U.S. Patent application 20040144541 to Picha, which is incorporated herein by reference for all that it teaches, discloses an embodiment of a system configured to heat at least a part of a subsurface formation. The system comprising: an AC power supply; one or more electrical conductors configured to be electrically coupled to the AC power supply and placed in an opening in the formation At least one of the electrical conductors comprises a heater section. The heater section comprising an electrically resistive ferromagnetic material configured to provide an electrically resistive heat output when AC is applied to the ferromagnetic material. The heater section is then configured to provide a reduced amount of heat near or above a selected temperature during use due to the decreasing AC resistance of the heater section when the temperature of the ferromagnetic material is near or above the selected temperature; and wherein the system is configured to allow heat to transfer from the heater section to a part of the formation. The ferromagnetic material may comprise two or more ferromagnetic materials with different Curie temperatures.
The invention is a system for transmitting data through downhole environments in a downhole network integrated into a downhole tool string. The downhole tool string comprises a plurality of downhole components. Each downhole component comprises a conductor intermediate and operably connected to mating communication elements proximate the ends of the downhole component. The mating communication elements comprise a magnetically conductive portion. The magnetically conductive portion may comprise segments or solid portions adapted to operate in the harsh downhole environments with varying temperatures. Each downhole component is selected from the group consisting of drill pipes, drill collars, bottom hole assemblies, reamers, jars and/or production pipes.
The magnetically conductive portion comprises a conductive material selected from the group consisting of ferrite, Ni, Fe, Cu, Mo, Mn, Co, Cr, V, C, Si, alloys and combinations thereof. The magnetically conductive portion may also comprise a trough disposed in an annular housing and a coil residing within a recess of the trough. The magnetically conductive material may also be a metallic powder suspended in an electrically insulating material. Also the magnetically conductive portion may comprise a laminated portion disposed within the housing. The magnetically conductive portion may be sintered or hot-pressed to reduce porosity.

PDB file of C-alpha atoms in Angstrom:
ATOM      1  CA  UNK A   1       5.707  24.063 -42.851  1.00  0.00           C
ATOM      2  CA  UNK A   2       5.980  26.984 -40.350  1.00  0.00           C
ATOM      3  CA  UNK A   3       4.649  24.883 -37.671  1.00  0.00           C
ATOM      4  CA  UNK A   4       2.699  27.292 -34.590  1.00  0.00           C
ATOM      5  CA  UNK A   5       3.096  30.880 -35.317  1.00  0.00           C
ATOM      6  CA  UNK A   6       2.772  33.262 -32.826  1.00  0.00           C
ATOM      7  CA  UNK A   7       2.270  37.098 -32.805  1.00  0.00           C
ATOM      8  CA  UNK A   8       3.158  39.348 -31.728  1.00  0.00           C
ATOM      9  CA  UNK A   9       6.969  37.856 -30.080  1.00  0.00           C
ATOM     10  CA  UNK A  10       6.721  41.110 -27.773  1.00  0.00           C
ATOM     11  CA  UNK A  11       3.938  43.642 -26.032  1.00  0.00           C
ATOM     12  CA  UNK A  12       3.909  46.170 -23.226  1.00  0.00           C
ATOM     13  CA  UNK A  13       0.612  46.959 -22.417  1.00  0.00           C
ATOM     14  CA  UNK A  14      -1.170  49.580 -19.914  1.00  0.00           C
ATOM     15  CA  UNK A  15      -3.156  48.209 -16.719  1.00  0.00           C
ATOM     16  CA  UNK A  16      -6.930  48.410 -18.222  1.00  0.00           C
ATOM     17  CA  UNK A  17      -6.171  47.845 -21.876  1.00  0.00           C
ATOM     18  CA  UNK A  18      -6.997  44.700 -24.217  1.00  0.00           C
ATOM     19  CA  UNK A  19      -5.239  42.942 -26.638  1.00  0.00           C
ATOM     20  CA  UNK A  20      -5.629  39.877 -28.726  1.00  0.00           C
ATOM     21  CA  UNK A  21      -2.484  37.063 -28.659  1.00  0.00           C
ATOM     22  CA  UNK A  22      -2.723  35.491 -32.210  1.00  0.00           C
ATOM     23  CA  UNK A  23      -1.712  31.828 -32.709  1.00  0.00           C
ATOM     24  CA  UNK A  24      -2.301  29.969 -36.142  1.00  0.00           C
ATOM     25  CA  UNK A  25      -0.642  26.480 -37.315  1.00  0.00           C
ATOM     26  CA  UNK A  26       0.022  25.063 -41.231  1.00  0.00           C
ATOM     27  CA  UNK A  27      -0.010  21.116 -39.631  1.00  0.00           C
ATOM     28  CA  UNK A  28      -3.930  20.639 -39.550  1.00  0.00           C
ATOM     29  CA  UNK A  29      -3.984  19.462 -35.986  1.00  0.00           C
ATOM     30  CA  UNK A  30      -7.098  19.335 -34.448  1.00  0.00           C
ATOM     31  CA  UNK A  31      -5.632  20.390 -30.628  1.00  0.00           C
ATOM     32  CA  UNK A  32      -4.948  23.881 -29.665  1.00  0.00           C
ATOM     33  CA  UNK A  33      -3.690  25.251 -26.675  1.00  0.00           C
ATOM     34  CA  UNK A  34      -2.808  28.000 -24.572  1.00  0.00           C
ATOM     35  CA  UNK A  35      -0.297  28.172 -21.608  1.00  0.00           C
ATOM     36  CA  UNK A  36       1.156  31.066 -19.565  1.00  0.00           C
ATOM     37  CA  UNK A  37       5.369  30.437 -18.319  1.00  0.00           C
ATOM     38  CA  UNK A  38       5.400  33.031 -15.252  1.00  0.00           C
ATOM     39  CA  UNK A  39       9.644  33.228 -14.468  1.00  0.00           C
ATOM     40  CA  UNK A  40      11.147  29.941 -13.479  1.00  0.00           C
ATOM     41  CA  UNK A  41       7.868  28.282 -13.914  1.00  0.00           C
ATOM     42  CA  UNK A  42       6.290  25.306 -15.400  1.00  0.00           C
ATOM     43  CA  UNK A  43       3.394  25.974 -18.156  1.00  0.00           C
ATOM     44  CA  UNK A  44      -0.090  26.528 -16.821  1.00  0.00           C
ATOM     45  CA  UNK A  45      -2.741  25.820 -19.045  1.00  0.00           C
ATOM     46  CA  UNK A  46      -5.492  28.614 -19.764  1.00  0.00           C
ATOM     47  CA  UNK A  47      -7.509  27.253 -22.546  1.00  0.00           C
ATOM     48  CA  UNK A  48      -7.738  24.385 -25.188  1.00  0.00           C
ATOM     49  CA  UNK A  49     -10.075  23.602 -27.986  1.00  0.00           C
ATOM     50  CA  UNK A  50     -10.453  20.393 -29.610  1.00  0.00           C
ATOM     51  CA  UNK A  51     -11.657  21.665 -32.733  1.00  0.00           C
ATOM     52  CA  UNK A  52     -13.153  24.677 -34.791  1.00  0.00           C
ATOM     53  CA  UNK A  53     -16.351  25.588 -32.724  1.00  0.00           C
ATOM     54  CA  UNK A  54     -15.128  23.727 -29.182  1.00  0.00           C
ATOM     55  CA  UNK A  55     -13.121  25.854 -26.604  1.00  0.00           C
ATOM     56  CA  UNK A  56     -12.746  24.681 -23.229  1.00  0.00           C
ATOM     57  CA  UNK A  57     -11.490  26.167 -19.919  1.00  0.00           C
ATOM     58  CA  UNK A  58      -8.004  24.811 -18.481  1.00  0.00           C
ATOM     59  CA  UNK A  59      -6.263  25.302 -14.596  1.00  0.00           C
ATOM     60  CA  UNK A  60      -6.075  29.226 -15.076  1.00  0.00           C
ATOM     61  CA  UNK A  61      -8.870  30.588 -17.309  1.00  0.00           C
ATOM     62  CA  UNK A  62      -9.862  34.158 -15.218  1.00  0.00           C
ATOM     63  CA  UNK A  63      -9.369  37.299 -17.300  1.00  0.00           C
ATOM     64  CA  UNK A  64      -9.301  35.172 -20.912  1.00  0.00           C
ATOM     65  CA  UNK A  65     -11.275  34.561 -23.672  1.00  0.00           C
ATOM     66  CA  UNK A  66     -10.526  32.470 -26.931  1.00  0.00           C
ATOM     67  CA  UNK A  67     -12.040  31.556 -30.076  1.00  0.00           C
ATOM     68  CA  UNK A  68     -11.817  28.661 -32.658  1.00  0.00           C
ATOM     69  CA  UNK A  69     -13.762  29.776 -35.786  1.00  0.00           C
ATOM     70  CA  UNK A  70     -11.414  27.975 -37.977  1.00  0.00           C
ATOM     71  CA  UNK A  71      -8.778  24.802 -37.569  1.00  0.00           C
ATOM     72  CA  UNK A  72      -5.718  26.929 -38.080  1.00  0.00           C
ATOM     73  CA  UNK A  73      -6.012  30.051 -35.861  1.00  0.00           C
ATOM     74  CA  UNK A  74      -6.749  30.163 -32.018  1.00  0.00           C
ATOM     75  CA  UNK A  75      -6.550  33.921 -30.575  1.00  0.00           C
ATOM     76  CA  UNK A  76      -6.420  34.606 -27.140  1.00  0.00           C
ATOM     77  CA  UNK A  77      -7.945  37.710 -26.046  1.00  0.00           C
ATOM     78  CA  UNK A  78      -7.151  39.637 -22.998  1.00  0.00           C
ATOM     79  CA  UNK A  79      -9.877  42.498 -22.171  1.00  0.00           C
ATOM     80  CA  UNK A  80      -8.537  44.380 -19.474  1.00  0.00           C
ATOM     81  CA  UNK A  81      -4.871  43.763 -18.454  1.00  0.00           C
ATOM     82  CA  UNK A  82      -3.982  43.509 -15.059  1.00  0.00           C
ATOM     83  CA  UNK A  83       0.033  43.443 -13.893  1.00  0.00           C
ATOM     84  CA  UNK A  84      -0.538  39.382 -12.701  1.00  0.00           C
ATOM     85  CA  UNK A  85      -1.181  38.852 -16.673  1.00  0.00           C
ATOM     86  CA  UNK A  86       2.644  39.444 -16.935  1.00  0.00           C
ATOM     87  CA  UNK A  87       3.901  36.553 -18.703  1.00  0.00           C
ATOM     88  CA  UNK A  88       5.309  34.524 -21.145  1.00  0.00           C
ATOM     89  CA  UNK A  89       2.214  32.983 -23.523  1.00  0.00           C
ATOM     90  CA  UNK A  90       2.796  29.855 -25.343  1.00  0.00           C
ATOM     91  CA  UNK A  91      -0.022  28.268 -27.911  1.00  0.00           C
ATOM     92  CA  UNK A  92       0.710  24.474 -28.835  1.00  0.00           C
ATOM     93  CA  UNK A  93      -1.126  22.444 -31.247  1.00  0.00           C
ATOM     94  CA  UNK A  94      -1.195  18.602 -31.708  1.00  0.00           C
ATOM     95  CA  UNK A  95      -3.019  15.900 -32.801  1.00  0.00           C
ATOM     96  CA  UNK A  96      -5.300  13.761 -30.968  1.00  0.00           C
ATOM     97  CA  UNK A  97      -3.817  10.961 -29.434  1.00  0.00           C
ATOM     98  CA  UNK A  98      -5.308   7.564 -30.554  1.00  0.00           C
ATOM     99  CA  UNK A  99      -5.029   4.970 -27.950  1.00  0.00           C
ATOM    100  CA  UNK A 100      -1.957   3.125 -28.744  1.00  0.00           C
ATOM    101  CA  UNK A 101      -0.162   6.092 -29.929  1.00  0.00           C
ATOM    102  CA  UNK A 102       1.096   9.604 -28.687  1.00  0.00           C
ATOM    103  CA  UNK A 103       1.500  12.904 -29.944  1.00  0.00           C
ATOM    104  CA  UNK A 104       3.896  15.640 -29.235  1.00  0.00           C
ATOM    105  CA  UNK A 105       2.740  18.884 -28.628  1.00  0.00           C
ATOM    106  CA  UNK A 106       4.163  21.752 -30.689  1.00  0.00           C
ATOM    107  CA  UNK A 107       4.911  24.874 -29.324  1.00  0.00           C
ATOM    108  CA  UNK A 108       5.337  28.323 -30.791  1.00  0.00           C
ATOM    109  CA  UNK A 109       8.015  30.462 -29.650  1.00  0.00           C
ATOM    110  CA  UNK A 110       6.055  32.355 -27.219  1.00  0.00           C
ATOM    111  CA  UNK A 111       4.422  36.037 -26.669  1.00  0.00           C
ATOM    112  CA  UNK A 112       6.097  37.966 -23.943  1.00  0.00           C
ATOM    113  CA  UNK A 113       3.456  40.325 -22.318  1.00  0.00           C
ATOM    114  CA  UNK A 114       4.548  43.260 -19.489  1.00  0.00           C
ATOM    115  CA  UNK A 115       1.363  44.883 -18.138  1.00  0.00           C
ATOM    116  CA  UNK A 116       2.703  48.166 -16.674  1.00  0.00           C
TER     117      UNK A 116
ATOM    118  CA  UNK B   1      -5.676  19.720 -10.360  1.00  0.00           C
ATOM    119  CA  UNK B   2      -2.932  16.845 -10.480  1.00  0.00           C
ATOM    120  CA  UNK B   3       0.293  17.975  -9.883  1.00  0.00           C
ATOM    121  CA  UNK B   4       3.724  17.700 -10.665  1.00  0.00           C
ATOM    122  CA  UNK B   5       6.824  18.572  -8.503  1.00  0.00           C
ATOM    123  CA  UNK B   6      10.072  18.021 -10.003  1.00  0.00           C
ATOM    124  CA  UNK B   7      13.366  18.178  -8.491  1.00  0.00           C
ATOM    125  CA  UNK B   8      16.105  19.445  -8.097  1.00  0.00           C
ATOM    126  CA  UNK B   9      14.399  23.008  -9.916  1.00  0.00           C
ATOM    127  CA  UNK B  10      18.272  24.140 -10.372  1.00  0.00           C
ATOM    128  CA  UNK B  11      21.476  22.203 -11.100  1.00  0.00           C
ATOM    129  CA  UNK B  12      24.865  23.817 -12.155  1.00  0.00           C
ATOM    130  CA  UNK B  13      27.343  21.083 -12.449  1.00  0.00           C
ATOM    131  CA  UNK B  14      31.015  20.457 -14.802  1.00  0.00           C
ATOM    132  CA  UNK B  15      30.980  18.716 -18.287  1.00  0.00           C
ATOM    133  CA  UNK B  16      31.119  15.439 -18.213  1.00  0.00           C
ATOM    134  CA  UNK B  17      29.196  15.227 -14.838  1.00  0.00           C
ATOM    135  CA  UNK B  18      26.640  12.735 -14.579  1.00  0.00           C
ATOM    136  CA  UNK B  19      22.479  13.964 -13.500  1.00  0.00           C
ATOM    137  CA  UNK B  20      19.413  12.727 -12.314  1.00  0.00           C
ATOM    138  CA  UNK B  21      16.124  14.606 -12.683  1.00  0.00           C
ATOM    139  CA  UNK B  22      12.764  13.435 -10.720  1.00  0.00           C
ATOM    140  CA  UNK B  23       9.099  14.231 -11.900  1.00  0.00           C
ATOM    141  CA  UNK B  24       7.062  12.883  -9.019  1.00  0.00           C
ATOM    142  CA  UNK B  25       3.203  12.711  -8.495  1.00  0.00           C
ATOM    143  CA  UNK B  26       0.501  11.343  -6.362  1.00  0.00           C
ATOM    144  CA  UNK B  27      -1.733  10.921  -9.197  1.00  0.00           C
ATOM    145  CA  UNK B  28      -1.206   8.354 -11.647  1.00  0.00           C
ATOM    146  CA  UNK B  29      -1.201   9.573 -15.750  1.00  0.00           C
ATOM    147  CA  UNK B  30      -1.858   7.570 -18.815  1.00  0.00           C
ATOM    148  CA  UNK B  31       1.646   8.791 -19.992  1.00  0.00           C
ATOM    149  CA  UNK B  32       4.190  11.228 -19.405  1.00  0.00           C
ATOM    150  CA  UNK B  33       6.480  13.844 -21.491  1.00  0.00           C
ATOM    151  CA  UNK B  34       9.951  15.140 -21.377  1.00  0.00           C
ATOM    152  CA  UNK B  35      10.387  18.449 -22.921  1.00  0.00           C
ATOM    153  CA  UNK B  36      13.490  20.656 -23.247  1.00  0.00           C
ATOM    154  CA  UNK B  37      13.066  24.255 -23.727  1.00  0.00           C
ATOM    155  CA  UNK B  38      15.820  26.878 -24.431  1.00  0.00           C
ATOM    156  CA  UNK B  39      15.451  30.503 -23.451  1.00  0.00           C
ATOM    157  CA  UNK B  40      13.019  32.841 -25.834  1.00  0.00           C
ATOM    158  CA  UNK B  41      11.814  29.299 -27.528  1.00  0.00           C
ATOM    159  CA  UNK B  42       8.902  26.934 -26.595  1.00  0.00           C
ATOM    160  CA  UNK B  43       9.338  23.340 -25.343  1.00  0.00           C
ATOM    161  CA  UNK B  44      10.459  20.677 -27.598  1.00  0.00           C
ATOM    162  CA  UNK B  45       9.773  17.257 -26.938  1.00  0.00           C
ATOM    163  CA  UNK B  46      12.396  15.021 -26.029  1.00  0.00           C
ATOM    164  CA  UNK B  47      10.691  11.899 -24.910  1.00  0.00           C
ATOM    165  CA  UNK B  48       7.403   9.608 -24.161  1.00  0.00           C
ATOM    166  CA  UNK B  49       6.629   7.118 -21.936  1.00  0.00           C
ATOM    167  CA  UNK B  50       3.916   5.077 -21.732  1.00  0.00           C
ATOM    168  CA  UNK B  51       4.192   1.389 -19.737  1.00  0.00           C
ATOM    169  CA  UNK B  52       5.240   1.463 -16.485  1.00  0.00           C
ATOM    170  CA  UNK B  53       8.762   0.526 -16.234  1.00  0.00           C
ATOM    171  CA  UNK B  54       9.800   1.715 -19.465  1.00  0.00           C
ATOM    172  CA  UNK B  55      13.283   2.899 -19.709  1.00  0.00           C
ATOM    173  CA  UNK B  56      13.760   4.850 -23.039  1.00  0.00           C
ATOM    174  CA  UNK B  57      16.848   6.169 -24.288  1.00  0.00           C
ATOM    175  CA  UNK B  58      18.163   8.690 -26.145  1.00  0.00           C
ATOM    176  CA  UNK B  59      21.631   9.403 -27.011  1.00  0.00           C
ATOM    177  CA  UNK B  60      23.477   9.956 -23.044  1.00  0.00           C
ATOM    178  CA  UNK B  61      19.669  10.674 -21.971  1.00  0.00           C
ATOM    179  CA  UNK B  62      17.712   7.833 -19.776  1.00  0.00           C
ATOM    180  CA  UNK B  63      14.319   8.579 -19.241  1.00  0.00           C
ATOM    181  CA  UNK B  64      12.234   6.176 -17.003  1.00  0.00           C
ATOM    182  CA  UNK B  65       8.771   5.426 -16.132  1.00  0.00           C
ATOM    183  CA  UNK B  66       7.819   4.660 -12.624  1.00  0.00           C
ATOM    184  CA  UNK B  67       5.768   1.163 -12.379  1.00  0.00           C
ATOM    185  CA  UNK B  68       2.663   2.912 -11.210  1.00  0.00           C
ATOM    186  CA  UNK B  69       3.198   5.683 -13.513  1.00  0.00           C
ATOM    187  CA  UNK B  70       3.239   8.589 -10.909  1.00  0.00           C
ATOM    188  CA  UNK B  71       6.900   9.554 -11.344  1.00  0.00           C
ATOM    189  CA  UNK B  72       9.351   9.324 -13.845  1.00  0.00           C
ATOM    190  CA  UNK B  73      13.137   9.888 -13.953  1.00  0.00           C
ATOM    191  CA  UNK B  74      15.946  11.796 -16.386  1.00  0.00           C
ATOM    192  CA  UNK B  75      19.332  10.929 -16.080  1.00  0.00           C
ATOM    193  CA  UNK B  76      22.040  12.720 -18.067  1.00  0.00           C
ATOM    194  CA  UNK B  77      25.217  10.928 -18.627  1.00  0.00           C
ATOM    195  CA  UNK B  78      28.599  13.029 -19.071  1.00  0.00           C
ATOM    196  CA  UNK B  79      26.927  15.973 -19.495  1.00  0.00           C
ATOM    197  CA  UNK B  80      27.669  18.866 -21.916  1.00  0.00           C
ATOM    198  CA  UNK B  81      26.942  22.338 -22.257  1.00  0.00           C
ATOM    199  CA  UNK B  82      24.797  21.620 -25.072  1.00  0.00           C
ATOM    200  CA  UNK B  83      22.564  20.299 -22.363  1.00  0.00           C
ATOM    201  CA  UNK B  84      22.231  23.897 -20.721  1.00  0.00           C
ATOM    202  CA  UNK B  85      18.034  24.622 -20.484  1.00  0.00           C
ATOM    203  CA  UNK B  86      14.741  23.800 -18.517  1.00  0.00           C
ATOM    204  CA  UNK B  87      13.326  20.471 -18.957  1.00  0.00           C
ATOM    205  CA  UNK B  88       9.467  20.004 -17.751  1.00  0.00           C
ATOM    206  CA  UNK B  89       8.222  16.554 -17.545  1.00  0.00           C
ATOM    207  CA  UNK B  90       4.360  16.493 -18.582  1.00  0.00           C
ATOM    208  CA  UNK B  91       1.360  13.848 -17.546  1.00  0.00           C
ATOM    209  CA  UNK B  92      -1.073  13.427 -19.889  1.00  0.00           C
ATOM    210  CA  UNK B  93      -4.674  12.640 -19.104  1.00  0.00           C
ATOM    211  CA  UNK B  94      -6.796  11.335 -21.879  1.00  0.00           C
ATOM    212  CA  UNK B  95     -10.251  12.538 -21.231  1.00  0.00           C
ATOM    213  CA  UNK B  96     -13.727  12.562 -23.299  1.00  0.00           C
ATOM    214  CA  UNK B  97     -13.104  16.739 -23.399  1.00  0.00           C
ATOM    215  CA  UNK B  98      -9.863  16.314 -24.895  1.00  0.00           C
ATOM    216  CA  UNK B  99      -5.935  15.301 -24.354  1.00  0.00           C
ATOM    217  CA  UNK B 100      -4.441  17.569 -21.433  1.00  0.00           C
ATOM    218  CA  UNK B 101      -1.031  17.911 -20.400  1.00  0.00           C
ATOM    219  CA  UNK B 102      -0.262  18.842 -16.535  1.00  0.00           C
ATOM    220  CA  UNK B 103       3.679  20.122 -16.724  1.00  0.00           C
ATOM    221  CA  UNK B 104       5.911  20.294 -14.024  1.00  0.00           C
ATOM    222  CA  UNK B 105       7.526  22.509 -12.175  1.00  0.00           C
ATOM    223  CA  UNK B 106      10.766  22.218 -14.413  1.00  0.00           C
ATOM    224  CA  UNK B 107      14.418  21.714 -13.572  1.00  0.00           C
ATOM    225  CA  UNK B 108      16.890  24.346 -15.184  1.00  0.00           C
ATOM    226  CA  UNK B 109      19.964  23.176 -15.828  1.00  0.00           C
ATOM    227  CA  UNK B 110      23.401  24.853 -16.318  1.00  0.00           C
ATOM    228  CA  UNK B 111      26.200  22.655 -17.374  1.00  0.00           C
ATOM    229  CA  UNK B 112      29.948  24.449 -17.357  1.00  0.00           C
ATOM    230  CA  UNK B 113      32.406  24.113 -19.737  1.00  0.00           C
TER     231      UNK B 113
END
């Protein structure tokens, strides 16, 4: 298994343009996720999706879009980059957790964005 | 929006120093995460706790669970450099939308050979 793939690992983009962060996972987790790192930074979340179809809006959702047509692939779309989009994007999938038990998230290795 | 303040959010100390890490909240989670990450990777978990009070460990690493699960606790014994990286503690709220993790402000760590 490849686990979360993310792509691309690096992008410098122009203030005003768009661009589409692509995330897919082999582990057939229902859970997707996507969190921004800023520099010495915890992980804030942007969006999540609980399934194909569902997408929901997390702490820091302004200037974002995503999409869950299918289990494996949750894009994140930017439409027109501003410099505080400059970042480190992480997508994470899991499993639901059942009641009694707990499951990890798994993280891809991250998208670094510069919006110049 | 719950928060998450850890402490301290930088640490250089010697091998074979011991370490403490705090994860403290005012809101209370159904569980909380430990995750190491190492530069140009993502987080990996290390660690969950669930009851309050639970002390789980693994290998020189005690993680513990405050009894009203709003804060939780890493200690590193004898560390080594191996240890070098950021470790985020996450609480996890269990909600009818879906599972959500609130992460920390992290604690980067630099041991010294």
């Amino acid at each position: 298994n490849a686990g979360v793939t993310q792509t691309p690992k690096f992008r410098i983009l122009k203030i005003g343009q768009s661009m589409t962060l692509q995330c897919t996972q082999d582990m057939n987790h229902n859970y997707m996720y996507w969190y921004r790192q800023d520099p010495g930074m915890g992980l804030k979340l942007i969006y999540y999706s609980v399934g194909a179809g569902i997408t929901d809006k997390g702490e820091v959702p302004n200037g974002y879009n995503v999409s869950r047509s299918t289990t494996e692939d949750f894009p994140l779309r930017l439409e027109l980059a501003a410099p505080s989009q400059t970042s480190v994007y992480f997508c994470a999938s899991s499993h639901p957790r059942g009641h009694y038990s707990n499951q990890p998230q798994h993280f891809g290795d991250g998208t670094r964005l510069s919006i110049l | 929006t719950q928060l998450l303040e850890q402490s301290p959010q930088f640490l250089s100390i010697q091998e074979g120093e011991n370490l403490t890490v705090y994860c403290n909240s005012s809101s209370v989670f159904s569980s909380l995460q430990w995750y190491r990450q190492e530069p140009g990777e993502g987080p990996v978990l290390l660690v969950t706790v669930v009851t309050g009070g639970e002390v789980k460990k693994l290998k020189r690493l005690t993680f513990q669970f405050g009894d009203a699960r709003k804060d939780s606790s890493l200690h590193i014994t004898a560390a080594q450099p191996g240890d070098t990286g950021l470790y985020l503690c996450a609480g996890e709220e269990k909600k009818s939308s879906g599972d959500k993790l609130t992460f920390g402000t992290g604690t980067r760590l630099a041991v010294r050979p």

The mating communications elements may comprise a first curie temperature for a first downhole environment and a second curie temperature for a second downhole environment. The mating elements may also comprise multiple curie temperatures throughout the downhole tool string. The mating communication elements may comprise magnetically conductive segments wherein a first segment comprises a first curie temperature, a second segment comprises a second curie temperature and a third segment comprises a third curie temperature. The segments may be disposed within the annular housing. The first segment may be disposed adjacent to the second, and the third may be disposed adjacent to the first and/or second segments. A communication element comprising different curie temperatures may transmit data in multiple downhole environments each comprising different temperatures.
The mating communications elements may further comprise an electrically insulating material such as a polymer selected from the group consisting of silicone, epoxies, polyurethanes, nylons, greases, rubbers, polyethylenes, polypropylenes, polystyrenes, polyether ether ketones, polyether ketone ketones and/or fluoropolymers. The polymer may be used as a filler material for gaps between the segments.
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The magnetically conductive portion 50 may be selected from the group consisting of ferrite, Ni, Fe, Cu, Mo, Mn, Co, Cr, V, C, Si, alloys and combinations thereof. Combinations of such may be known as permalloy, super-permalloy, mollypermalloy, powered iron, soft iron, silicon steel, and other Mu-metals. Preferably the magnetically conductive portion 50 is a Nickel-zinc ferrite with a curie temperature of no less than 220 C. More preferably the magnetically conductive material would have a relative initial permeability of 400 Mu. In physics and electrical engineering, permeability is the degree of magnetization of a material in response to a magnetic field. Absolute permeability is represented by the symbol Mu; which is mathematically defined below: Mu=B/H where B is the magnetic flux density (also called the magnetic induction) in the material and H is the magnetic field strength. Such a ferrite may be purchased from the National Magnetics Group/TCI Ceramics. Alternatively a Nickel-zinc or a Manganese-zinc ferrite of a curie temperature no less than 250 C with a permeability of no less than 100 may be used. In addition, due to the brittle nature of ferrites the annular trough may be segmented 54 (shown in